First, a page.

There are many considerations when establishing HOA fees for your community association. You need to charge a fee that will keep your HOA competitive with other HOAs in the area, while also covering all known and potential costs, and setting some money aside for future projects. Learning how to communicate and collect charges from members is also essential for managing a successful community.
HOA fees: what they need to cover
Having a sound budget for your HOA is a critical part of a successful community. It’s also essential for facilitating the management of your HOA’s property. Your budget will enable you to:
- Fund annual maintenance
- Save for expensive projects
- Maintain your property’s value and aesthetic, which in turn attracts new homeowners
- Keep existing residents happy and satisfied
Some of the most important items to consider as a part of your annual HOA fees include:
- Annual maintenance and repairs
- Upkeep of facilities such as the clubhouse
- Future improvements and expansions
- Management fees
- Water and utilities
- Staffing costs
- Miscellaneous amenities
- HOA Insurance
- Unexpected expenses
When setting fees, it's important to consider upcoming projects and upgrades for a period of three to five years so you can budget and save for large expenditures.
How much should you charge in HOA Fees?
When deciding how much to charge for HOA fees, consider the following:
- The budgetary needs of the HOA. The operating expenses of a community are one major factor in determining HOA fees. The more an HOA offers, the higher a community’s HOA fees. What will it take to pay for the projected expenses of the coming year? How much do you want to save each year to accumulate a reserve to cover unexpected expenses and future projects?
- The competitive environment. What are similar communities in your area charging? Do your research. Many listing services such as Zillow, Redfin and Realtor.com include the HOA fees in the property listing.
- The economy. If the economy is declining and residents are out of work, it’s probably not a great time to significantly hike fees. On the other hand, if the economy is booming and residents are requesting expansion of clubhouse and pool amenities, seize the moment!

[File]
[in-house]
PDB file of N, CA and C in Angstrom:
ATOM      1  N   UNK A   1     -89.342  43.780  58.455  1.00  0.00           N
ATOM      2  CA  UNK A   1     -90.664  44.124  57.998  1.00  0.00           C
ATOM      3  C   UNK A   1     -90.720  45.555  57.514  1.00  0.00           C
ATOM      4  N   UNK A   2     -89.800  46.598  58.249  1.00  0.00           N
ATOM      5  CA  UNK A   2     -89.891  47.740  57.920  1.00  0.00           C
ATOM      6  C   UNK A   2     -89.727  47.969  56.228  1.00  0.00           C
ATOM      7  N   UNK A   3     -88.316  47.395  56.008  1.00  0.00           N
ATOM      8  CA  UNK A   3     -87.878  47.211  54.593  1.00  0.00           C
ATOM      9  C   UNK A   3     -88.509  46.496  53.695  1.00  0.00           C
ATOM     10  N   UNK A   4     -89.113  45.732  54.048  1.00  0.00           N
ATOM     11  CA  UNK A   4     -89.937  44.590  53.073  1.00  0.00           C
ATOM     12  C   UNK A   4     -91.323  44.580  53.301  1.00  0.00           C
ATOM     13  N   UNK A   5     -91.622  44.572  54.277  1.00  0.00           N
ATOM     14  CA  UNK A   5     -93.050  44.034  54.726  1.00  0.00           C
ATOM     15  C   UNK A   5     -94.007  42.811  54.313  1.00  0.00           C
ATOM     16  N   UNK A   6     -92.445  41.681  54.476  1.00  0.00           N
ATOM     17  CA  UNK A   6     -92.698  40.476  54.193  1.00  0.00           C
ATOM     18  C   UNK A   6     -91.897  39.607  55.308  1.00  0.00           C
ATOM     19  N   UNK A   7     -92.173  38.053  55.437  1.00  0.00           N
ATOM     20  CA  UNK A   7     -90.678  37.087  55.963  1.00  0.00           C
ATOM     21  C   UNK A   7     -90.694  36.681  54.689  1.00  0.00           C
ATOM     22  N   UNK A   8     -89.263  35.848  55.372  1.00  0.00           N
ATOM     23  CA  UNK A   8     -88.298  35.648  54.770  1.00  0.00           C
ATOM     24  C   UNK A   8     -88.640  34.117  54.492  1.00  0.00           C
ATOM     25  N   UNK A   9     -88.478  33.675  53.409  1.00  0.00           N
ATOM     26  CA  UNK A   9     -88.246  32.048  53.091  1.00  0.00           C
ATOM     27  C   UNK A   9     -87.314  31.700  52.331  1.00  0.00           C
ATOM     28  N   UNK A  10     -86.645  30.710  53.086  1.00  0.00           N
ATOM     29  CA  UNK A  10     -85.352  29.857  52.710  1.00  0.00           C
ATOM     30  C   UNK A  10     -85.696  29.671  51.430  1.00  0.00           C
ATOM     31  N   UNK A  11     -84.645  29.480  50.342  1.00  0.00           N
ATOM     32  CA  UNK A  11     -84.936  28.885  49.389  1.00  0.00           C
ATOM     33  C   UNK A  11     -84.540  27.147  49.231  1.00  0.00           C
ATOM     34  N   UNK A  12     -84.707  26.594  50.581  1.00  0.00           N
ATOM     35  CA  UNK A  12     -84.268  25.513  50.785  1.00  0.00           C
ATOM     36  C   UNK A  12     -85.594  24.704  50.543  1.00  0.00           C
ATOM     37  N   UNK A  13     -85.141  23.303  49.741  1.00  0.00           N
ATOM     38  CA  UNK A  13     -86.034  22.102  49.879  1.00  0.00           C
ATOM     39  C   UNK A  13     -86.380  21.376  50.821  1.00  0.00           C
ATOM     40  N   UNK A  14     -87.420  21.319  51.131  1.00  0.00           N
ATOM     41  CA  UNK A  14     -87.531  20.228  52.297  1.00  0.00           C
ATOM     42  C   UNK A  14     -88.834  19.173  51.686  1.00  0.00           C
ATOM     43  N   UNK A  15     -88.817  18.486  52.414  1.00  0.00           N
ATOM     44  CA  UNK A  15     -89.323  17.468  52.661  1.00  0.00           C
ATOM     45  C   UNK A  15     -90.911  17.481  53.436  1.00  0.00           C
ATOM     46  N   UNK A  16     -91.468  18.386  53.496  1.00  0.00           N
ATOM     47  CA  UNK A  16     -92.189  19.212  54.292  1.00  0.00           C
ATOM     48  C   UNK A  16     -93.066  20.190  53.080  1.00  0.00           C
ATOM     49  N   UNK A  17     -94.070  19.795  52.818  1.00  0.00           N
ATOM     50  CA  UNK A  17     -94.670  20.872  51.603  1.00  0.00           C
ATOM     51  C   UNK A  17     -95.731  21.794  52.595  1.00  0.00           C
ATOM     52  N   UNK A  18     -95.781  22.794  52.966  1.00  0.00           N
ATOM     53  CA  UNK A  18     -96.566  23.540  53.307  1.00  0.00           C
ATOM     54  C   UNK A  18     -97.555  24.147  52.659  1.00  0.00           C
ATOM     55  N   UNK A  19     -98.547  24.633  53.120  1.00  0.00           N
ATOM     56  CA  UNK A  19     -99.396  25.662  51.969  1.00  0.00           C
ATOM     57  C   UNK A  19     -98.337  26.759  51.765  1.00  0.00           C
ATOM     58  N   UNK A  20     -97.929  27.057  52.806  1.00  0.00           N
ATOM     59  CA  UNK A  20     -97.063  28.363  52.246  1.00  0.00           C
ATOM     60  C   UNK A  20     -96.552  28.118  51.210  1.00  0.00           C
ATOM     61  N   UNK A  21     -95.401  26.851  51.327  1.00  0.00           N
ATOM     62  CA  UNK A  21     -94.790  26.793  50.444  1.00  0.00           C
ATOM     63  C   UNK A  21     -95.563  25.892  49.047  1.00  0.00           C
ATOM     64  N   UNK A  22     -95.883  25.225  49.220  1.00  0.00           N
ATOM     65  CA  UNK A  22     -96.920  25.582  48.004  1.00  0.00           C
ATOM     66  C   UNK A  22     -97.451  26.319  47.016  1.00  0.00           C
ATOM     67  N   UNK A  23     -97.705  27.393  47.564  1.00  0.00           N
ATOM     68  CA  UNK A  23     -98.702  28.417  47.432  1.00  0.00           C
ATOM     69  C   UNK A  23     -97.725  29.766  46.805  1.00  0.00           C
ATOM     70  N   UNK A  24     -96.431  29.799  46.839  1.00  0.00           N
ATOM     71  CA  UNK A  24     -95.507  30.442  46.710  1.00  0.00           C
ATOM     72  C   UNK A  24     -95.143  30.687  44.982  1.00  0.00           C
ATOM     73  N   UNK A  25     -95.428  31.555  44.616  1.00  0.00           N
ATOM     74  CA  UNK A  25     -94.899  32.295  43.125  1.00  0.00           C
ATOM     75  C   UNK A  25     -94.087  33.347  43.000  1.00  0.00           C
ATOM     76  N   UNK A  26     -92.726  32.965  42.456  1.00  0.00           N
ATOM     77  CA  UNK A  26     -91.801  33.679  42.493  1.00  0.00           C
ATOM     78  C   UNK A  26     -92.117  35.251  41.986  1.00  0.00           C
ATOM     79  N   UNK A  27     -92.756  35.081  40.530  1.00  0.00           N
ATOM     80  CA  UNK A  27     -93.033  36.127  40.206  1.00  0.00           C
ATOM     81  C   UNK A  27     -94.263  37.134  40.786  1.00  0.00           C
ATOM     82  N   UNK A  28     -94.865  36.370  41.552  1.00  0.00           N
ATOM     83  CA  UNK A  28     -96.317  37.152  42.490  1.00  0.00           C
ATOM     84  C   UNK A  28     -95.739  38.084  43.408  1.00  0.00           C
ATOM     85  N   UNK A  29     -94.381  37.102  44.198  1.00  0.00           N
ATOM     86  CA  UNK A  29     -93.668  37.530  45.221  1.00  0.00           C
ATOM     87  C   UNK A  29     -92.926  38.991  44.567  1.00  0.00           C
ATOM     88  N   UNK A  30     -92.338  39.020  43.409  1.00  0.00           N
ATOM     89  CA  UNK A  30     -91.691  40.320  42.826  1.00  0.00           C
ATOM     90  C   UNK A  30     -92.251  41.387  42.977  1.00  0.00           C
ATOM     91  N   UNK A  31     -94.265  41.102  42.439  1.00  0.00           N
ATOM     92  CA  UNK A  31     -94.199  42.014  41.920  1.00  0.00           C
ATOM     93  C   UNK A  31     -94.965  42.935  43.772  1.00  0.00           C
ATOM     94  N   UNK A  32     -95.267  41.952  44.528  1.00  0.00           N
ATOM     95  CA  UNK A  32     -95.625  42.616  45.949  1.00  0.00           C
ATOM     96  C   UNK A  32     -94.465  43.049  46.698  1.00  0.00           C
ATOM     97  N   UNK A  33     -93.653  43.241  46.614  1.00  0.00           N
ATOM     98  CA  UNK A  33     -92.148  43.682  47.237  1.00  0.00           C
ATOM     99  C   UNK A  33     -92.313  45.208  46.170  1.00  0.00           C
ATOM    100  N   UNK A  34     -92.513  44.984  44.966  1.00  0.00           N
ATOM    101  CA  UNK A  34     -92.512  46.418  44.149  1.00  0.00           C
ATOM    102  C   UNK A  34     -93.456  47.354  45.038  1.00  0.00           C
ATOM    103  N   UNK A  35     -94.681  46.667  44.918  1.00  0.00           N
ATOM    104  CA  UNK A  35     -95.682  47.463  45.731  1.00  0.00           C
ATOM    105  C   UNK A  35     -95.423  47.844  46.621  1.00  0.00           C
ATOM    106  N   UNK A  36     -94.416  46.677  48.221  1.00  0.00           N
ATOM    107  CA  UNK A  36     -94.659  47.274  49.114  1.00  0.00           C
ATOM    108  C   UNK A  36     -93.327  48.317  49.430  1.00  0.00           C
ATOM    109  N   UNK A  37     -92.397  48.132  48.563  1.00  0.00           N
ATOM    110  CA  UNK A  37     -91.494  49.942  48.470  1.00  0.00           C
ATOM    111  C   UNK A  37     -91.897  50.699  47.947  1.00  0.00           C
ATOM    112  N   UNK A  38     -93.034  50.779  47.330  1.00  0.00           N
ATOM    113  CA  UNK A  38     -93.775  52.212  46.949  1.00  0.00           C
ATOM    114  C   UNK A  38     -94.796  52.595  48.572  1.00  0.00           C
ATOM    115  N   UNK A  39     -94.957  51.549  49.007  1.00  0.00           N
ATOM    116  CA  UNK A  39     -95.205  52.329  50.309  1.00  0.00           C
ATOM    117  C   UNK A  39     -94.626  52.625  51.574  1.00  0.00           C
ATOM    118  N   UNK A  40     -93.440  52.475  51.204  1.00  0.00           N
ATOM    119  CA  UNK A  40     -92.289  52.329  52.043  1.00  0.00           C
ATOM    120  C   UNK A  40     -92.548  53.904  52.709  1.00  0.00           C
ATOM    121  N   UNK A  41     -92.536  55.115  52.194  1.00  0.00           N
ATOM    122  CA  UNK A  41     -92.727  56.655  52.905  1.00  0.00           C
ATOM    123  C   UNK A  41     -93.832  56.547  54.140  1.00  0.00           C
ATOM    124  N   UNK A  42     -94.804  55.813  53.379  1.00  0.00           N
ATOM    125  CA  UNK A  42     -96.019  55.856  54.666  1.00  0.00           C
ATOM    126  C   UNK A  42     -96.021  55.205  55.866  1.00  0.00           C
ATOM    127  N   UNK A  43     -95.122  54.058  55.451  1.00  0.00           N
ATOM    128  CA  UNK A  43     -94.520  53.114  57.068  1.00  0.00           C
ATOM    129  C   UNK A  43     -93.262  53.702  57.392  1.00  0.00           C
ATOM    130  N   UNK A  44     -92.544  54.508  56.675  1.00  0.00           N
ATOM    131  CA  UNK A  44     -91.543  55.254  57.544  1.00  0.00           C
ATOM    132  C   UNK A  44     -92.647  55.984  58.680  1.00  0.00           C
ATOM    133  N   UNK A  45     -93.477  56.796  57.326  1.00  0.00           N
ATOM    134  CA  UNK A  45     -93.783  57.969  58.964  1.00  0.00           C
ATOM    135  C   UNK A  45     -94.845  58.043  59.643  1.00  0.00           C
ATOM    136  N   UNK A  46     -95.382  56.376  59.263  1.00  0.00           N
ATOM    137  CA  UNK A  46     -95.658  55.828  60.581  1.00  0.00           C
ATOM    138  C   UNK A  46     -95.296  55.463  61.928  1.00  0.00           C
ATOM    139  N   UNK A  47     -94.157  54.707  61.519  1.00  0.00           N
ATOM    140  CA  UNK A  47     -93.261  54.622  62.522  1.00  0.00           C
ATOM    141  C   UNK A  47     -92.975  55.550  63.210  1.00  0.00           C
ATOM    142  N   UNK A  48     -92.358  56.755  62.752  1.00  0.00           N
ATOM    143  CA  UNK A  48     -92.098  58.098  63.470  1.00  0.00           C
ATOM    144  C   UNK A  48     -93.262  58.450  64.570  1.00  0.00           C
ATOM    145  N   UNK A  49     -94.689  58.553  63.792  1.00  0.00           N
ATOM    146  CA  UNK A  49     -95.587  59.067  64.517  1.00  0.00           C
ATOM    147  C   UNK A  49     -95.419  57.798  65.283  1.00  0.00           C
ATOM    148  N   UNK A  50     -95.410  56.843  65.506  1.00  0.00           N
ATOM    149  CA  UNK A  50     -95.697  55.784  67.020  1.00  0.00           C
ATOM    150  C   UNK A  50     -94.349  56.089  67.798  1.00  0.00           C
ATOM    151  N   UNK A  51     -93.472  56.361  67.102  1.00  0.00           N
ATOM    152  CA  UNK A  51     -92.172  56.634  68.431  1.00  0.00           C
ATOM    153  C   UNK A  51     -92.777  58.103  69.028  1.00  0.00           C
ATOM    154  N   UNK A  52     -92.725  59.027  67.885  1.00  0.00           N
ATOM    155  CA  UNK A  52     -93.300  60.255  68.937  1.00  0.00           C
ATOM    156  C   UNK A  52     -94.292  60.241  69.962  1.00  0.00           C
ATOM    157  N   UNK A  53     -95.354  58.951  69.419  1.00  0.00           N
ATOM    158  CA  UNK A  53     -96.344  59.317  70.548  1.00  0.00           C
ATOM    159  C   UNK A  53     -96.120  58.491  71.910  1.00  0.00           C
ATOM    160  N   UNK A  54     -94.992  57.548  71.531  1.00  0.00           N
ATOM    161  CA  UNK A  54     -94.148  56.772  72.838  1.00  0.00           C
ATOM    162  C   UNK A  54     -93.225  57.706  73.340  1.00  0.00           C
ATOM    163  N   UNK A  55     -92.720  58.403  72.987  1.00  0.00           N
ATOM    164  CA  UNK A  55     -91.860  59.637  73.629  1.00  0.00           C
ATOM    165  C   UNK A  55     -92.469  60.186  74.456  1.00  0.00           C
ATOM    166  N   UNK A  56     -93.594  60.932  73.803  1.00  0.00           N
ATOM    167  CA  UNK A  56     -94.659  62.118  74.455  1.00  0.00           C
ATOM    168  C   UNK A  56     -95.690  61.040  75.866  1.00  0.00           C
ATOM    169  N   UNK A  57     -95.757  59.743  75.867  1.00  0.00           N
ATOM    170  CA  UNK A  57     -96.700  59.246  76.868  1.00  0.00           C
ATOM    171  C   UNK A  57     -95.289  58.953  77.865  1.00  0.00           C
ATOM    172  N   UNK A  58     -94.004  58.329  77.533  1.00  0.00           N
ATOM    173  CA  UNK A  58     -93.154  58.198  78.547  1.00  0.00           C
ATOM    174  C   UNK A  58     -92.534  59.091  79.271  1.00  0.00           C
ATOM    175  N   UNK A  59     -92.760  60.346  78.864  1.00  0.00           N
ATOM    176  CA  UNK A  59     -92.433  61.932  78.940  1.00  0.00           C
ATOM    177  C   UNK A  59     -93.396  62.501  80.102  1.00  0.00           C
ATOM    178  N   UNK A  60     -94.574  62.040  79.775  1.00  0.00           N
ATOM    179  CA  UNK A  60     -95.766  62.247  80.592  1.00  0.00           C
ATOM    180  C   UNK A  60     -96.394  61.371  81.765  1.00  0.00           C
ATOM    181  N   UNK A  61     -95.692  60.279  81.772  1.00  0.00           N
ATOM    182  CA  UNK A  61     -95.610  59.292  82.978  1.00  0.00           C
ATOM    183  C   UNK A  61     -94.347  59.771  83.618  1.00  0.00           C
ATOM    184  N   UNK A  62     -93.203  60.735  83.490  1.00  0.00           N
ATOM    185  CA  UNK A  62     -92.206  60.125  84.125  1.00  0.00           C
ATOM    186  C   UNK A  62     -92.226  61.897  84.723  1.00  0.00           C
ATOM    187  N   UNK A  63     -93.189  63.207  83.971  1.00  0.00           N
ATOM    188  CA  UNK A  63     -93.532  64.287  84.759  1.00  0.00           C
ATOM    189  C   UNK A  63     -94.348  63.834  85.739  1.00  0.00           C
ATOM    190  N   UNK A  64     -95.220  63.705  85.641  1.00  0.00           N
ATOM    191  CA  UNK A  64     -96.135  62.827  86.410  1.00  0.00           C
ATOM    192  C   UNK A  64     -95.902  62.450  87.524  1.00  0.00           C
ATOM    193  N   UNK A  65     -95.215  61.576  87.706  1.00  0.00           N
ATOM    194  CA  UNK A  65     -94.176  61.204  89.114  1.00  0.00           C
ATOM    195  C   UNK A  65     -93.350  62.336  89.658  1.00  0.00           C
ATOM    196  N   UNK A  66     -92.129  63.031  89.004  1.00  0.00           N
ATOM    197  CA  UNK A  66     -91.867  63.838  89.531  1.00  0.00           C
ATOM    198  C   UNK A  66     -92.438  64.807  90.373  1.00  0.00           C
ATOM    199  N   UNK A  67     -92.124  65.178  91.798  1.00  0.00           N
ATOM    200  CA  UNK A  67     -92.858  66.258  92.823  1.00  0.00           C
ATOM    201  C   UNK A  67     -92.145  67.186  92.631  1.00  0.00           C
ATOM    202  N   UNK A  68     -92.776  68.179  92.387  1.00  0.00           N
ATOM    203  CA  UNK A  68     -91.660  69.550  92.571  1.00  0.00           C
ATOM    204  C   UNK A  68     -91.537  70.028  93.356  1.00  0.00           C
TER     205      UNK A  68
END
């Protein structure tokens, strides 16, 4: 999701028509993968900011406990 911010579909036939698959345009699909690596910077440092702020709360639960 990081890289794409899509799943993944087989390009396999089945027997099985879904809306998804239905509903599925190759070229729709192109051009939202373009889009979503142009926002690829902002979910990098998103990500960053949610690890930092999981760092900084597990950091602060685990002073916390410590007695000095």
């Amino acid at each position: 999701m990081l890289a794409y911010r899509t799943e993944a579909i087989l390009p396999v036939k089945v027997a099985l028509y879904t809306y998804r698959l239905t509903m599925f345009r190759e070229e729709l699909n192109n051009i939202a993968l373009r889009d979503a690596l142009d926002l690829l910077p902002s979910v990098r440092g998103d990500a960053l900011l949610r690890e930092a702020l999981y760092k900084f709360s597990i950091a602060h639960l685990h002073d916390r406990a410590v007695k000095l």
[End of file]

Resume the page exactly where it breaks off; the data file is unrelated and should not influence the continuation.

- The emergency fund. Every HOA should have an emergency fund they can tap for unexpected expenses, like unexpected tree removal or mailbox replacement. When HOA fees are too low, it increases the chance of needing to charge special assessments to cover unexpected expenses not considered in the budget.
- Future projects/expansions/upgrades. Think ahead and review your community maintenance schedule. When will expensive pool equipment need to be replaced? When will the tennis courts need to be resurfaced? When will the clubhouse need a new roof? By setting rates with the future in mind, you can build reserves to allow for property investments in the future.
Avoid conflicts - be transparent
Transparency with homeowners about changes in budgeting or HOA fees are important towards retaining and gaining homeowners in the association. It’s also important to solicit regular feedback from community members so they feel heard and so you can be sure that the HOAs actions align with the perceived needs of the community.
It’s vital to keep members up to date on the finances of the HOA. This includes both HOA fees, budgeting changes and costs incurred for improvements and amenities. Plan to send members monthly updates via email, or post updates to the community member portal or social media account. Consider hosting a monthly meet-up where community members can get together and enjoy each other’s company while also being updated on HOA actions and expenditures. This will also help with avoiding the most common HOA/COA problems.
Be mindful that different people prefer different communication channels. Your older residents may prefer in-person contact, while young professionals and busy parents may prefer to get their updates through social media.
How to collect the HOA fees
There are a few ways to go about collecting fees from members who are late payers. In most cases a friendly, casual reminder via email, phone or text will suffice. If the member is not responsive, you can follow up with more formal written notices and assess late fees.
In the worst-case scenario, you may need to follow the legal protocols in your city and state. Those might include denying the member access to amenities and/or obtaining a lien against the homeowners property or pursuing other legal actions.
Insurance Best Practices
When shopping for HOA insurance, and procuring other services for the community, board members must be good stewards of the HOA’s money. This includes obtaining quotes from multiple sources, and looking for the best possible insurance rate for your HOA.
It's important to remember that managing HOA financials and collecting HOA fees are challenging tasks. In many cases, these tasks are being carried out by community volunteers without previous experience or training. Be sure to protect all board members with Directors and Officers (D&O) insurance
If board members do not have D&O insurance, they are at risk of being personally sued for mistakes made while serving as a board member. You do not want to expose your well-meaning neighbors to this scary possibility.
If volunteers know that the HOA provides D&O insurance for its volunteer board members and takes every step to carefully follow fiduciary best practices, they will be much more willing to volunteer their time.